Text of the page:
Ask any New Yorker and they will tell you how neighborhood streets that once bustled with small, mom-and-pop businesses now have a Duane Reade on one corner and a large bank on the other, with a row of empty stores in between. When I was growing up in Washington Heights, like a lot of New Yorkers, I could walk down the street to the local corner store where they knew my name and could even guess what I wanted before I started talking. That’s what made growing up in the city so special – the local institutions embedded in the fabric of our neighborhoods. But nowadays, that reality is disappearing.
This is a moment of tremendous challenge for the thousands of local small businesses that have been a source of vibrancy, character, and diversity for our neighborhoods for generations. Tragically, these vital establishments are closing at an alarming rate from one end of the city to the other. Every New Yorker sees it — and feels it, too.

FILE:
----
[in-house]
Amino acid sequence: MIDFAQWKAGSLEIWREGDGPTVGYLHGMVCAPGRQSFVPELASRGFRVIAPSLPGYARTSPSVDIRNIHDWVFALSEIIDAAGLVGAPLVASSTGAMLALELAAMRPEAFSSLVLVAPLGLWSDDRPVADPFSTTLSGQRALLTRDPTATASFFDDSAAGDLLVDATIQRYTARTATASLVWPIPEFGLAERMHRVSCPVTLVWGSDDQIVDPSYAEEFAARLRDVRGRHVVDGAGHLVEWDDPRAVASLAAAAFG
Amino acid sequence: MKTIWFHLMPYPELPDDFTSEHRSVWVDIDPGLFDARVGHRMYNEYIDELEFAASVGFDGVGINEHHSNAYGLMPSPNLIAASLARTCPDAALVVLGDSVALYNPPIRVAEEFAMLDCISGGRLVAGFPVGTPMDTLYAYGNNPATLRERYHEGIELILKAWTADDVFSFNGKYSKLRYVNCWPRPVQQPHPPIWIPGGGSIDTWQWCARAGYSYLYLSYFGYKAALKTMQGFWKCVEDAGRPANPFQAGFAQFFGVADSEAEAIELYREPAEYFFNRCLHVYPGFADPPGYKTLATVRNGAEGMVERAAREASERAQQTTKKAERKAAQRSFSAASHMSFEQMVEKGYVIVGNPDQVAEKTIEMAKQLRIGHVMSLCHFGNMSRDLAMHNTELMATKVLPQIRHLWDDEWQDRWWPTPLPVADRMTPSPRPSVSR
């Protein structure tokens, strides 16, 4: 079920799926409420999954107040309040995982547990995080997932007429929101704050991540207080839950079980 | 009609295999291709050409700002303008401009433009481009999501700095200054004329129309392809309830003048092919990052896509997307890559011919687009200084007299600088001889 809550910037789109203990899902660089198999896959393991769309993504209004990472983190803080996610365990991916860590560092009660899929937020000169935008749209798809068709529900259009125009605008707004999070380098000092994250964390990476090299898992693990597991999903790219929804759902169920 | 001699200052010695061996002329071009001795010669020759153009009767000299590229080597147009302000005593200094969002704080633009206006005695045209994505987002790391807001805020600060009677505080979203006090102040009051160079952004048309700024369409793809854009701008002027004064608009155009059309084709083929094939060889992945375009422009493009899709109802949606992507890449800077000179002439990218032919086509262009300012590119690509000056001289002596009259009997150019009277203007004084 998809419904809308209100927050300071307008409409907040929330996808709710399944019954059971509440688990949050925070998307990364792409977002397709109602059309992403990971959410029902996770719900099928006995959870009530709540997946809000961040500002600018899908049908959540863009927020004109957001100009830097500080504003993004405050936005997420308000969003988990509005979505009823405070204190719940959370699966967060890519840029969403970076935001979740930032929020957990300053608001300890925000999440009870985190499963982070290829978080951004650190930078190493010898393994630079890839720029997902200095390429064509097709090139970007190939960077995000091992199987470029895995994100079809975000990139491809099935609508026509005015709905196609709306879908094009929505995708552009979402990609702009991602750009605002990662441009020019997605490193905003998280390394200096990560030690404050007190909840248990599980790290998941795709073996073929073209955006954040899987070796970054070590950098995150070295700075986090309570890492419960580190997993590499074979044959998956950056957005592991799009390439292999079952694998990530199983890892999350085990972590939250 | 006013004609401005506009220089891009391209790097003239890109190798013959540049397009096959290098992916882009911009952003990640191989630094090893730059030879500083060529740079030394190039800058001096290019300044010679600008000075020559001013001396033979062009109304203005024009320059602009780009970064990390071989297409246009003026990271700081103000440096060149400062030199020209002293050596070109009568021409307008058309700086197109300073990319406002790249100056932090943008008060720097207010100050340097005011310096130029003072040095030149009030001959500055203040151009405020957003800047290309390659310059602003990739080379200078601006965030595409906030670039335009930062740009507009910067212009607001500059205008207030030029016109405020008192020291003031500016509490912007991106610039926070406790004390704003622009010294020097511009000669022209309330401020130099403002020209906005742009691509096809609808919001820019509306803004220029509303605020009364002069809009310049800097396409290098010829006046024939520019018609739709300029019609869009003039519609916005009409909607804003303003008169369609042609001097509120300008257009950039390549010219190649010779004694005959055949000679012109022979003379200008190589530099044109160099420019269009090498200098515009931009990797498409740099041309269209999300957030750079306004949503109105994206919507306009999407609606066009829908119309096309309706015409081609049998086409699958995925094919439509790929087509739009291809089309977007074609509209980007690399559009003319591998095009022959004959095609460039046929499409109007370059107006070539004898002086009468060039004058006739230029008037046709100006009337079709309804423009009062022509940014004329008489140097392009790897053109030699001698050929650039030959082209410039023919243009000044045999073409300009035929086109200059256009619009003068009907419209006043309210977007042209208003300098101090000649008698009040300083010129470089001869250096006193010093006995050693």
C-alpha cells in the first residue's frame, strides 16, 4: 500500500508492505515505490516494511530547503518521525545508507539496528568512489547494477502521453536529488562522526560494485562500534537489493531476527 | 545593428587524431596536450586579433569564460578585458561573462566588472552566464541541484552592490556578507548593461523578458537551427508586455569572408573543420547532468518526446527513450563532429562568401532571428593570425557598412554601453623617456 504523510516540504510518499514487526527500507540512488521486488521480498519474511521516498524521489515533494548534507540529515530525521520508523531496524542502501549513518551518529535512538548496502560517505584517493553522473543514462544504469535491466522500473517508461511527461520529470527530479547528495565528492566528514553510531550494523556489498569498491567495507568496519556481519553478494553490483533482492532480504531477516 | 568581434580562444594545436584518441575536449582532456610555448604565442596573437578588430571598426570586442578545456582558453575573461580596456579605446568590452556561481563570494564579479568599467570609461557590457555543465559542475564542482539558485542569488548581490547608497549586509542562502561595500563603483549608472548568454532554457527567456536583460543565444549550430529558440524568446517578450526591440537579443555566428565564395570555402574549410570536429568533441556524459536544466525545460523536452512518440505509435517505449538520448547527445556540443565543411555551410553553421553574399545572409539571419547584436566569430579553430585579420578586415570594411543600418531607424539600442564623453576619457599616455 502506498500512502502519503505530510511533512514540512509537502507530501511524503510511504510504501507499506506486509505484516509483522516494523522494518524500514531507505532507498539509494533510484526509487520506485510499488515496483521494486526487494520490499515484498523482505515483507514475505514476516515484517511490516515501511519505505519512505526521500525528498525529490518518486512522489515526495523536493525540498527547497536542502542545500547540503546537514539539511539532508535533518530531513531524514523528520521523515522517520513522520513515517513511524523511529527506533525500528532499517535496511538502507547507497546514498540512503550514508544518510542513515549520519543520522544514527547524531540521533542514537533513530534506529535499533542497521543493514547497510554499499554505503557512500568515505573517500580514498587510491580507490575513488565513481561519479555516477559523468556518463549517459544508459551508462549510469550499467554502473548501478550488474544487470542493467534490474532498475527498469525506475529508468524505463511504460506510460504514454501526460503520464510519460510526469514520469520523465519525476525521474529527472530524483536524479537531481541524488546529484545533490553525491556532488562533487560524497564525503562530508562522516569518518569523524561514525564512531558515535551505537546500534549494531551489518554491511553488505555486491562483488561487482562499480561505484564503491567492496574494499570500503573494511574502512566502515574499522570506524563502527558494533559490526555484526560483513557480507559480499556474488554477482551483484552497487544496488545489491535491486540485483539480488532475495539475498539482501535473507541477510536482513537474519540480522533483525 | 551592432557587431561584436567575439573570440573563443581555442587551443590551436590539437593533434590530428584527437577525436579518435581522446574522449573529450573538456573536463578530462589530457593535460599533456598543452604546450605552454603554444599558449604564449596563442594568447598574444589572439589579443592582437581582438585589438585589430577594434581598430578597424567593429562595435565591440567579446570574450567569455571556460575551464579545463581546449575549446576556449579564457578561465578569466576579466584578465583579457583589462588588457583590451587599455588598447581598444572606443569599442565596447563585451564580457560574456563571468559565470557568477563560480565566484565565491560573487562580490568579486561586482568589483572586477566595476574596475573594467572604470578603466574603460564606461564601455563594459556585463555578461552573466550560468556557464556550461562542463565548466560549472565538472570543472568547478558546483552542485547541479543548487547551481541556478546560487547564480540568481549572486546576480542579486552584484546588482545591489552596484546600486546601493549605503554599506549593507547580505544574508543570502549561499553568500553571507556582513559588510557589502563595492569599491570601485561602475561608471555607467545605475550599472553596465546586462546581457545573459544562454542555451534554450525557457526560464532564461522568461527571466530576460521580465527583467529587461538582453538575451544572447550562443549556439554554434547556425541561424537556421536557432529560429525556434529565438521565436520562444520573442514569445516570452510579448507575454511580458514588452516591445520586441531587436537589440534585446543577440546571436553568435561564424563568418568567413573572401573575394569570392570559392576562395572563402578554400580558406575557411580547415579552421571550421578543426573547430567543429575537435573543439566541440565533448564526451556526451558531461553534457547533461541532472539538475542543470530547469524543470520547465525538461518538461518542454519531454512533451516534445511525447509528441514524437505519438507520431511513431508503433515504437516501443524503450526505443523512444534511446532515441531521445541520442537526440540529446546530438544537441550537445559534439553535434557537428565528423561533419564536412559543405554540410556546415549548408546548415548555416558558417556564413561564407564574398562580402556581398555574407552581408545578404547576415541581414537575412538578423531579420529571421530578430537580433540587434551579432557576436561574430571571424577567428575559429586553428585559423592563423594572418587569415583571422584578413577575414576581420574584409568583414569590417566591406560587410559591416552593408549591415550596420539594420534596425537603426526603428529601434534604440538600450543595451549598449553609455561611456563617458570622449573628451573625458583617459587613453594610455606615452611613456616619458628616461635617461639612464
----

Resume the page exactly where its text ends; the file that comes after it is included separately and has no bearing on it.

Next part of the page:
Last week, my office released the most comprehensive analysis to date in a first-of-its-kind report, reviewing data from the Department of Finance over a decade that puts numbers behind the phenomenon of retail vacancies playing out across the city.
What we found was that the amount of vacant storefront space across the city has doubled since 2007 — from around 6 million square feet to more than 11 million square feet. The city’s vacancy rate citywide rose by 45 percent from 2007 to 2017, to nearly 6 percent. The report offers a startling picture of new economic trends in communities across the five boroughs.